Advance auto zone blog about fast cars and auto trader

Advance auto zone blog about cool fast cars, and auto trader

2008 BMW M3 Convertible

When heading to BMW to pick up its latest M3 Convertible, all sorts of questions flowed through my head. Will the engine be too highly strung? Will the car be rigid enough? Will the extra weight incur a performance penalty? Will my hair get messed up? What hair?

2008 BMW M3 Convertible -12008 BMW M3 Convertible -22008 BMW M3 Convertible -3It will rev to 8300rpm, which is where peak power is made. In fact, we believe that it will rev higher than that. The way it delivers its power is semi-parabolic, with the redline seeming to be there only to maintain its longevity. But the engine wants to keep going. I wouldn’t be surprised if the test rigs regularly saw 10,000rpm when BMW was developing this masterpiece.

But open the taps and from around 5000rpm onwards, there’s a gradual transition to a trumpety bellow that just gets better and better with each passing notch of the tacho. From 6500rpm it’s sounding nothing like a V8 anymore and more pure-bred race car, until finally at 8300rpm it’s shouting a cacophonic, yet symphonic, melodic, and harmonic tune that nothing comes close to. Flick the paddle on the right-hand side and the whole experience starts again.

Unlike other V8s which make a nice noise but don’t go anywhere, this car is actually quick, with 0-100km/h taking just 5.1 seconds. When you consider the convertible is around 250kgs heavier than its Coupe counterpart, that’s some serious grunt. Not only that, but the final drive ratio is 3.15:1, so it’s got some legs too.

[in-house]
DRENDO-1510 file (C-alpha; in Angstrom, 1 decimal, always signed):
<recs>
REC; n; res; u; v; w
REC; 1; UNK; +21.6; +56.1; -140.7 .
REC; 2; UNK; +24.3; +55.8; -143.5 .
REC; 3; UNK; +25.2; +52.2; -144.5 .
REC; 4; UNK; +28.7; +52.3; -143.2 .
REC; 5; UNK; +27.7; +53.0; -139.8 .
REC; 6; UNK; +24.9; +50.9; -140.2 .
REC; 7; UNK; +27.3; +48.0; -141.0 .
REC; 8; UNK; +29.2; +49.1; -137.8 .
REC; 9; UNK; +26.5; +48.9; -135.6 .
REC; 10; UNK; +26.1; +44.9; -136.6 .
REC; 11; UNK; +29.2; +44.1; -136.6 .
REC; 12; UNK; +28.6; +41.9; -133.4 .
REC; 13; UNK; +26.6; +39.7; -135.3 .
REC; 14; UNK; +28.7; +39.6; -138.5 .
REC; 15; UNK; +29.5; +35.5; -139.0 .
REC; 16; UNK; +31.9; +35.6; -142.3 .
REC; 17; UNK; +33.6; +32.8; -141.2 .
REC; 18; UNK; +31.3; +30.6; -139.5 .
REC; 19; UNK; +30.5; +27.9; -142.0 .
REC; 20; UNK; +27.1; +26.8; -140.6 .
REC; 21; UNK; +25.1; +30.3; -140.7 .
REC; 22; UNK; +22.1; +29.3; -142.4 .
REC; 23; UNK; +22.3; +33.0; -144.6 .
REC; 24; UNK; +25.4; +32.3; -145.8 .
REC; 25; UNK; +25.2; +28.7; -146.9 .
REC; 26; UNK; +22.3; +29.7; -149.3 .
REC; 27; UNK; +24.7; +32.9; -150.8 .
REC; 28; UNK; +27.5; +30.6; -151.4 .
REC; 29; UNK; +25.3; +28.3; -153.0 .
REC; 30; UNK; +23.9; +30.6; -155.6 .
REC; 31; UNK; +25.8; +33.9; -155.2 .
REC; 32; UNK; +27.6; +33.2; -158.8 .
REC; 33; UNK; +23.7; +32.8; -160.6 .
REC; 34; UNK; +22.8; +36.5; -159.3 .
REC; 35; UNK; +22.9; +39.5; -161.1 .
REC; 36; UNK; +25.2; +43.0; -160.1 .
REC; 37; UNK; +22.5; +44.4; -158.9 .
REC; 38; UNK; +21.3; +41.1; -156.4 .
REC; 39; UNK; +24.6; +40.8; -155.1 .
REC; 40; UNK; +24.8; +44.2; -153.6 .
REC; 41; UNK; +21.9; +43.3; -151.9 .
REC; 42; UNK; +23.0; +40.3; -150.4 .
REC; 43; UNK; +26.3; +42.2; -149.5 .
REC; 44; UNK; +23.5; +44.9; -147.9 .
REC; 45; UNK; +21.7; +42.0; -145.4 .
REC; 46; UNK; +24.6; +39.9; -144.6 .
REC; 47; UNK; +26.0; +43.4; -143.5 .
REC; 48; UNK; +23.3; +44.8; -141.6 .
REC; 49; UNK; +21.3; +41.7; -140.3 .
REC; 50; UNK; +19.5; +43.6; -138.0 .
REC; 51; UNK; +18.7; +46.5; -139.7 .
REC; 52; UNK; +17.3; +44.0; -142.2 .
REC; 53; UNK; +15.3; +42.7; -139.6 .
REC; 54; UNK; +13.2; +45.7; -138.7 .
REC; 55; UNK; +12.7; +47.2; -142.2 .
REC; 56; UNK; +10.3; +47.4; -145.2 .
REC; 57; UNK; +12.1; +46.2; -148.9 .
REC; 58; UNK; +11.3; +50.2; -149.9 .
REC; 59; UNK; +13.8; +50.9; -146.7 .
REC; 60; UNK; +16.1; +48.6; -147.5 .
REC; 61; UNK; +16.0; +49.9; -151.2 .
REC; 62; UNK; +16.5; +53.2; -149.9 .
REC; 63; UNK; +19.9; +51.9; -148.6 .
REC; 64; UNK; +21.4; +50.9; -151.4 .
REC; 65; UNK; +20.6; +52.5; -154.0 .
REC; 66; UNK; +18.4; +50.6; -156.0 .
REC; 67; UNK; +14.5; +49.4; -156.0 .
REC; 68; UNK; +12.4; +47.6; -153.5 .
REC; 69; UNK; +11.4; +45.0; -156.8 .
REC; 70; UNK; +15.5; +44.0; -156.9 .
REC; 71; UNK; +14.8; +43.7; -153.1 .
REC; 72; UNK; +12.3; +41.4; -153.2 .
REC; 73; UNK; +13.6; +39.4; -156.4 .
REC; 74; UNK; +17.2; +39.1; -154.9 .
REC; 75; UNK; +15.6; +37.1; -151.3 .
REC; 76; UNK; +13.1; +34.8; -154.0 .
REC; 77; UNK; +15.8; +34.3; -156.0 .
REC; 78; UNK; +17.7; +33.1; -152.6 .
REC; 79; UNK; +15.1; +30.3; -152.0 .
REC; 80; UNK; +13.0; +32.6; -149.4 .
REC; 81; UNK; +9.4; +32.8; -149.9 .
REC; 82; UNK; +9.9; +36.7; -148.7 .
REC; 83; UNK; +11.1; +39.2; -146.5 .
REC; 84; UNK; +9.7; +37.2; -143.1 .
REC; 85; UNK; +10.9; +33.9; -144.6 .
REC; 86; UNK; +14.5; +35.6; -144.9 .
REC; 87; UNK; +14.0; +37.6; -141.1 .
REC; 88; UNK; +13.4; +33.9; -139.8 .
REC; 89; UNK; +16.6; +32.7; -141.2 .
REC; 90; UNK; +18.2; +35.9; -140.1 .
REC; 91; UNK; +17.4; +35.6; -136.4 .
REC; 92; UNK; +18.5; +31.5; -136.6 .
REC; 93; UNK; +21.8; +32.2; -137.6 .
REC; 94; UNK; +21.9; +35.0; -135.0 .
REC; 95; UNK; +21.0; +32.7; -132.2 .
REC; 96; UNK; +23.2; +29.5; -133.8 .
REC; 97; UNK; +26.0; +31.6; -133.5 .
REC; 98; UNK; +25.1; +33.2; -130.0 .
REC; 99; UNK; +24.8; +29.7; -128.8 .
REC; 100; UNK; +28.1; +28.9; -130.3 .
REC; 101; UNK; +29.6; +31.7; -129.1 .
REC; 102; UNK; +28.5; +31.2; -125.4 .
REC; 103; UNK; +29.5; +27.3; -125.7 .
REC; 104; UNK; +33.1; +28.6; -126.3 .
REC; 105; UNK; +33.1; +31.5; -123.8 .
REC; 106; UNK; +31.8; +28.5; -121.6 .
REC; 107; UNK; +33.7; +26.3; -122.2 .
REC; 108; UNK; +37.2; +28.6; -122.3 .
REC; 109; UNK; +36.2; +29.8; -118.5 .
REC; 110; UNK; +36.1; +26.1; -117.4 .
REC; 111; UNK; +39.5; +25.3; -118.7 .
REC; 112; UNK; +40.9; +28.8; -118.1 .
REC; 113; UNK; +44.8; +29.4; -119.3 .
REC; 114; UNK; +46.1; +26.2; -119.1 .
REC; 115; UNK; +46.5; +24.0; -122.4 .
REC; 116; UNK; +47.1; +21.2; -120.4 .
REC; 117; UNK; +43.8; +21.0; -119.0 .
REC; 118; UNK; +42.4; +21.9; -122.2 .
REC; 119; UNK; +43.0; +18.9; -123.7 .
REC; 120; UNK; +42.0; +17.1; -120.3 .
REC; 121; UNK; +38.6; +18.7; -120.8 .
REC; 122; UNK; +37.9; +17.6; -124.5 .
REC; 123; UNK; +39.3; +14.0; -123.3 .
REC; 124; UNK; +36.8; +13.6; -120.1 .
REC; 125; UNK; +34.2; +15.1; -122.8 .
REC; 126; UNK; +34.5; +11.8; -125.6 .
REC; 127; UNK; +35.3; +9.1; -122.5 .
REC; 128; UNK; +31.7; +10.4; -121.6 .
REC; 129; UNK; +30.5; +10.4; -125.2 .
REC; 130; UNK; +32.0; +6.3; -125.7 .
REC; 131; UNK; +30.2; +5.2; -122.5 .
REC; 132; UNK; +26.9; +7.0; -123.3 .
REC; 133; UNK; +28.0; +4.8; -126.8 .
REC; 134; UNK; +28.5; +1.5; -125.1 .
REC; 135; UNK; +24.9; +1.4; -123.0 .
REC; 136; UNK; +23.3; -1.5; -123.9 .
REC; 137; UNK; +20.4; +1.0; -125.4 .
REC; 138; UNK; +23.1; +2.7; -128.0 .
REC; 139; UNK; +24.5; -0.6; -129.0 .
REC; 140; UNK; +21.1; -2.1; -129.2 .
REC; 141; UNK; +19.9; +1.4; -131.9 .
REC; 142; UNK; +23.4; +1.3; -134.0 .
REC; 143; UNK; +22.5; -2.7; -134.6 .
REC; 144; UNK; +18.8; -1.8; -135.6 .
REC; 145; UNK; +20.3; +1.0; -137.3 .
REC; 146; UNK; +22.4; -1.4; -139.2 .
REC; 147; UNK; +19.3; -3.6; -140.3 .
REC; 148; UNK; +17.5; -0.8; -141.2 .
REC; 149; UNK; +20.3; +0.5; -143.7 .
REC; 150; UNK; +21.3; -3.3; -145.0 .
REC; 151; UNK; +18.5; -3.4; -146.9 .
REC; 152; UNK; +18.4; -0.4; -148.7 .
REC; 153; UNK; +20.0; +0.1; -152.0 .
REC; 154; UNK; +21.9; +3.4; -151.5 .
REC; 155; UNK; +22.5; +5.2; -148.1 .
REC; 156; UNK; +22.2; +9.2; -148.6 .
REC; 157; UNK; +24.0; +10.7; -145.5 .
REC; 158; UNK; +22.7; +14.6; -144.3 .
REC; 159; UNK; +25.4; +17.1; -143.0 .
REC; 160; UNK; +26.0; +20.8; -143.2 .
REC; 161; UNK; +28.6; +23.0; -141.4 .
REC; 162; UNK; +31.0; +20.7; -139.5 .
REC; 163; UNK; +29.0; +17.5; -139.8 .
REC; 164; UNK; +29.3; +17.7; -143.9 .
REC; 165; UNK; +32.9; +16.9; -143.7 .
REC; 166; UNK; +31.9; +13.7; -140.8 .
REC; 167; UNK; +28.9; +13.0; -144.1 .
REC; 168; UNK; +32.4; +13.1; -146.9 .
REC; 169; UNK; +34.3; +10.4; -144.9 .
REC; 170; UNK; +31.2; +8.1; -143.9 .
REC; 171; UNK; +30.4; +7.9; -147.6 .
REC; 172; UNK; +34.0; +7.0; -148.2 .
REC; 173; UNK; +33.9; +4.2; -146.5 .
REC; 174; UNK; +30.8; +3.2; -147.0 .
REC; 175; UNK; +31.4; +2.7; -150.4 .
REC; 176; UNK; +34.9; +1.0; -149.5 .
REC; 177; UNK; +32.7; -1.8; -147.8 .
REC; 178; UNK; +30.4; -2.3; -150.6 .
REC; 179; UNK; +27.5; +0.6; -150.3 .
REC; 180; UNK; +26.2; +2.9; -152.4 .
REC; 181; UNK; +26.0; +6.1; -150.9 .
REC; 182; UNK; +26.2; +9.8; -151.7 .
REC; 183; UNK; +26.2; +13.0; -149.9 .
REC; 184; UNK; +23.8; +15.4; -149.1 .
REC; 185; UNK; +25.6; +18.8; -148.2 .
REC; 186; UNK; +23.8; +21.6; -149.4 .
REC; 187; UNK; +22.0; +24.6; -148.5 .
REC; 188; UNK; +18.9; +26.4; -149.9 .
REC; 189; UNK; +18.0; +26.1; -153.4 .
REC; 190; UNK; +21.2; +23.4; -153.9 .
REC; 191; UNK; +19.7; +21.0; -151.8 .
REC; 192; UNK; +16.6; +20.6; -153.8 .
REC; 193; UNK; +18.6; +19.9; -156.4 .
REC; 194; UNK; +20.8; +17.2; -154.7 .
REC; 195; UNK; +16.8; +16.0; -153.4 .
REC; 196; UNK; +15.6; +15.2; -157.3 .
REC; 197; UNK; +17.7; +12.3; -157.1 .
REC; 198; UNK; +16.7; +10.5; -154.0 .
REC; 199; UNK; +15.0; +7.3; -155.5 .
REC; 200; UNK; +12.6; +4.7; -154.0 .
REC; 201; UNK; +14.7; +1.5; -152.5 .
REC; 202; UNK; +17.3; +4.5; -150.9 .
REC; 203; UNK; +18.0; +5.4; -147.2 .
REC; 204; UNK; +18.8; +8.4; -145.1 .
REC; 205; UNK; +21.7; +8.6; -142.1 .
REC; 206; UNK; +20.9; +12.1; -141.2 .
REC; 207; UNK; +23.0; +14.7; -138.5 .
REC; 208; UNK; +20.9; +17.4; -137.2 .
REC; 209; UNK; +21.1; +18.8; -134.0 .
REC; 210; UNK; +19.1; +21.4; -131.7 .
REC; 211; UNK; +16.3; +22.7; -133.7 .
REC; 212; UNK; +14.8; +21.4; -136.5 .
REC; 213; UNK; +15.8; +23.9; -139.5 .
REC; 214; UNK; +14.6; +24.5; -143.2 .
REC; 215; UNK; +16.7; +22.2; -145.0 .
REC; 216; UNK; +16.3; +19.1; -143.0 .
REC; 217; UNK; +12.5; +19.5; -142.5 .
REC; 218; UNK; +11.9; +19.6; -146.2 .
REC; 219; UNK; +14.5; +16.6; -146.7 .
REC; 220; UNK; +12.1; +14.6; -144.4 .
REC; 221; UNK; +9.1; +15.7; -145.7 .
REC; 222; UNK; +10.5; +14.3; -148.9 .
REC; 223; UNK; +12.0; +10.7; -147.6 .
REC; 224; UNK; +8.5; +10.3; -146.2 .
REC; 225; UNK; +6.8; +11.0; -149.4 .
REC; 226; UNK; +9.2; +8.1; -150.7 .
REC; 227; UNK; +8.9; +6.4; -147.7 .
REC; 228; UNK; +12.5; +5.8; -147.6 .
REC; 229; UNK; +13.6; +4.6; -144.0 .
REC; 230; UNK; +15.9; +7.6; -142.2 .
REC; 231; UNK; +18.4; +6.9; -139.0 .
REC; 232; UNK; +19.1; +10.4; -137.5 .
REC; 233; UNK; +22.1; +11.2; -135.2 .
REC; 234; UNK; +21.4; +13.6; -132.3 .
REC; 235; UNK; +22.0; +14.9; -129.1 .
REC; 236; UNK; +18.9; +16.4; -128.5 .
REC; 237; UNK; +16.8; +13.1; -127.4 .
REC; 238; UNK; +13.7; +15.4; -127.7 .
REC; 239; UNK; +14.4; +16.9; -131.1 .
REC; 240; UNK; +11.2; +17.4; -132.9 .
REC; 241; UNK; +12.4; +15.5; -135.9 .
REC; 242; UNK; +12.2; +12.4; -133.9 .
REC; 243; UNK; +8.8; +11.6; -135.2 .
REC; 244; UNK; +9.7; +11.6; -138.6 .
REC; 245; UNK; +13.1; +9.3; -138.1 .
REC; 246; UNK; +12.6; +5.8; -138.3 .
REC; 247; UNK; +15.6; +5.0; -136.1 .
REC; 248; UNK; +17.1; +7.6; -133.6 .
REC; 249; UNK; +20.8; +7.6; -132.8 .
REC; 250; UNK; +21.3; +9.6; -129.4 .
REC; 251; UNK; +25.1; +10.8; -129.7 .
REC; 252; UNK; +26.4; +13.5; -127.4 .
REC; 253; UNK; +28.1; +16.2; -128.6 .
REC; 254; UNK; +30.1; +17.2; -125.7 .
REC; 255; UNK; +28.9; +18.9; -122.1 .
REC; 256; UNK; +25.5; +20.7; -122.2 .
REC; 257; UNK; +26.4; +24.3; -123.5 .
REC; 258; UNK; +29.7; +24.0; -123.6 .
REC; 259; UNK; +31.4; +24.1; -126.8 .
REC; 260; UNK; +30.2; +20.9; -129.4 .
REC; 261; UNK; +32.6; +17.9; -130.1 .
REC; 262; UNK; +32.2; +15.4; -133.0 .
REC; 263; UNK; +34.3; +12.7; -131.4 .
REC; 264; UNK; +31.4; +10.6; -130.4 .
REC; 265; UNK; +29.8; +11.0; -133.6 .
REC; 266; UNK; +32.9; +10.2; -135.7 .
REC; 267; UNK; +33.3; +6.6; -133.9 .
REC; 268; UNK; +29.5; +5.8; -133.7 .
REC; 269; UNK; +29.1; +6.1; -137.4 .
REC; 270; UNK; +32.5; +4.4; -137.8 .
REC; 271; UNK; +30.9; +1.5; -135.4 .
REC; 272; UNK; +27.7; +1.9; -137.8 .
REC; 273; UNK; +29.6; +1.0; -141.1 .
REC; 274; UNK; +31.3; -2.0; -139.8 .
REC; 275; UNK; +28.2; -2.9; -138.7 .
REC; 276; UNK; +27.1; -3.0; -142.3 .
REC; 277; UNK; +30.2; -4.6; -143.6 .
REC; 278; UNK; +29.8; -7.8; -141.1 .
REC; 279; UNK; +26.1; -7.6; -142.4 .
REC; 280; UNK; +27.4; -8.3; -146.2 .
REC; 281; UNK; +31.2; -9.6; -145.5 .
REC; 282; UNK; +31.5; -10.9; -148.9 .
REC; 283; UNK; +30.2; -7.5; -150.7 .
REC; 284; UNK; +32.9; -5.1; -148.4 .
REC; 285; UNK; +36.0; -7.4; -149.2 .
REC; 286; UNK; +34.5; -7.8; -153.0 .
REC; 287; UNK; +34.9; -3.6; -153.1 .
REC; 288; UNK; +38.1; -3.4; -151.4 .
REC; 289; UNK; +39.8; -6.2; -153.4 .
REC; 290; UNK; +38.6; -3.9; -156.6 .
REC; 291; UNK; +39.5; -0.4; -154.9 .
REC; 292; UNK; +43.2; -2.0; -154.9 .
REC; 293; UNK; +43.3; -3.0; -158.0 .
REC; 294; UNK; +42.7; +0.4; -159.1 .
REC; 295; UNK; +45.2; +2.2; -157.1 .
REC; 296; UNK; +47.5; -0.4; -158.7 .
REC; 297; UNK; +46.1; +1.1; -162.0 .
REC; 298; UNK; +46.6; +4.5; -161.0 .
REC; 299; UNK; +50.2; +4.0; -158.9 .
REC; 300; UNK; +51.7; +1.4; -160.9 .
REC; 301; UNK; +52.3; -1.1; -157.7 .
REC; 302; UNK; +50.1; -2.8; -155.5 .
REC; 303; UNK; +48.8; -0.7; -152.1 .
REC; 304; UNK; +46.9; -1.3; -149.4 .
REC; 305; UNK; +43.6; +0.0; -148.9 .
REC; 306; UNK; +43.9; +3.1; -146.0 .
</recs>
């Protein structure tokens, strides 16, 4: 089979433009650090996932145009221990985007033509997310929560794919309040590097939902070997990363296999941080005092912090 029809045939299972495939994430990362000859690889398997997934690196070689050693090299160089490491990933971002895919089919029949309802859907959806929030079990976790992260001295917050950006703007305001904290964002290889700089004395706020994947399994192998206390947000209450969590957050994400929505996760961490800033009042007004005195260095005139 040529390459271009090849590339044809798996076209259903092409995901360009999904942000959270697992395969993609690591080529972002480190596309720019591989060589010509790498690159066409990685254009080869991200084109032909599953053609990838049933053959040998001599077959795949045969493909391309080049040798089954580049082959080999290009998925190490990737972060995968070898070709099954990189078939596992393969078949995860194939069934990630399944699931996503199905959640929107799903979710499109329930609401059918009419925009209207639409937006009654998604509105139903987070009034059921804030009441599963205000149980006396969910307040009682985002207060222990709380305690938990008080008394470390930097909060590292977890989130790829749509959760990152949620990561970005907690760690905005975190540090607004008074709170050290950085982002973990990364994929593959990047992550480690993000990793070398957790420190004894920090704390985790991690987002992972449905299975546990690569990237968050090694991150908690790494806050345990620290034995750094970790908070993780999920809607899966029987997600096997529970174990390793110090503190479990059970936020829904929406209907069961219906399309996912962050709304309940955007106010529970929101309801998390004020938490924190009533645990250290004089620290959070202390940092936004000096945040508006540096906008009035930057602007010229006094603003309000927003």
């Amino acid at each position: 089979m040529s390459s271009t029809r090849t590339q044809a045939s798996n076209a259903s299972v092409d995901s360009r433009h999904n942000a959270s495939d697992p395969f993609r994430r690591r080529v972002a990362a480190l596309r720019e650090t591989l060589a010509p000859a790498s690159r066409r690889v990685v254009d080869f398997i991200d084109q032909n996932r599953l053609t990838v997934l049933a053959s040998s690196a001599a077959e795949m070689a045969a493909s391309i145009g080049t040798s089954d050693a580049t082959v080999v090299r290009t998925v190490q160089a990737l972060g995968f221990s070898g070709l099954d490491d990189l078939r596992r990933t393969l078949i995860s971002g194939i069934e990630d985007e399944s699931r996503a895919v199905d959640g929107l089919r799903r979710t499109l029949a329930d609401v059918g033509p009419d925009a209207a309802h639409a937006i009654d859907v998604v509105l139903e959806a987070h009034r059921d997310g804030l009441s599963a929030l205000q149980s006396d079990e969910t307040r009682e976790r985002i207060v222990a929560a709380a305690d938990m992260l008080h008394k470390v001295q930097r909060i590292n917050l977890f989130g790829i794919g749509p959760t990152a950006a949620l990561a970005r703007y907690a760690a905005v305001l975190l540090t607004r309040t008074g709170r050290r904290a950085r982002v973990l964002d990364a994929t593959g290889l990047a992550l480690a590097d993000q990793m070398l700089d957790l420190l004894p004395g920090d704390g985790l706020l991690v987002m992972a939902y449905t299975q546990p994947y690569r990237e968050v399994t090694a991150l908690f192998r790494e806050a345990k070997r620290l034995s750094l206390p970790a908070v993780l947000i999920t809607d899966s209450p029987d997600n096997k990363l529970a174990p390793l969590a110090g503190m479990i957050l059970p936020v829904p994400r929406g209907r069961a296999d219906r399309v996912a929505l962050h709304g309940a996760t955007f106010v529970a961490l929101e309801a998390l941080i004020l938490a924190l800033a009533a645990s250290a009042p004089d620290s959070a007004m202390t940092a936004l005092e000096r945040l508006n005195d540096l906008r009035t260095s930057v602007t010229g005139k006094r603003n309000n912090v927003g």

Well, as a convertible, to be sure, there are going to be compromises. Things like the boot space. It’s tiny with the roof down. That’s to be expected, but what is unexpected is the amount of rear legroom you’ll find. Adults can, and will, fit. It’s still best for short stints, however a quick trip into the hills, or along your local cafe strip, will still leave passengers refreshed.

The shove in the back you feel is the gearbox whacking the next ratio in, quicker than you’d ever get it done in a conventional manual. Little wonder why the M-DCT is 0.2 seconds quicker to 100km/h than its manual sibling. It’s a brilliant change that although quite sudden, never feels agricultural. But under very hard braking, the ‘box sometimes doesn’t downshift when you want it to, even if the revs would allow.

© Source: caradvice
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